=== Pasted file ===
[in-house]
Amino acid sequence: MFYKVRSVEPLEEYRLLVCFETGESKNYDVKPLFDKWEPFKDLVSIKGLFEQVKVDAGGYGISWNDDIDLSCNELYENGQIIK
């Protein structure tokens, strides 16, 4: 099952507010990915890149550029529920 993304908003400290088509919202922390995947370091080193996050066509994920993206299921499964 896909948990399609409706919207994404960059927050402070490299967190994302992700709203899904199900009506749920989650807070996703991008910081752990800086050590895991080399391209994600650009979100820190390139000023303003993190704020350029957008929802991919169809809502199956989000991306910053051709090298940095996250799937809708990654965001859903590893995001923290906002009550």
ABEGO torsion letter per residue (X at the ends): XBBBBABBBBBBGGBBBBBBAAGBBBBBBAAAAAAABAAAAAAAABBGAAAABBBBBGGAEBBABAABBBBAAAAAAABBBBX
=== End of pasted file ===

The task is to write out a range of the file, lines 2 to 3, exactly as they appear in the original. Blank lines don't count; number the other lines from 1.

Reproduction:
Amino acid sequence: MFYKVRSVEPLEEYRLLVCFETGESKNYDVKPLFDKWEPFKDLVSIKGLFEQVKVDAGGYGISWNDDIDLSCNELYENGQIIK
């Protein structure tokens, strides 16, 4: 099952507010990915890149550029529920 993304908003400290088509919202922390995947370091080193996050066509994920993206299921499964 896909948990399609409706919207994404960059927050402070490299967190994302992700709203899904199900009506749920989650807070996703991008910081752990800086050590895991080399391209994600650009979100820190390139000023303003993190704020350029957008929802991919169809809502199956989000991306910053051709090298940095996250799937809708990654965001859903590893995001923290906002009550």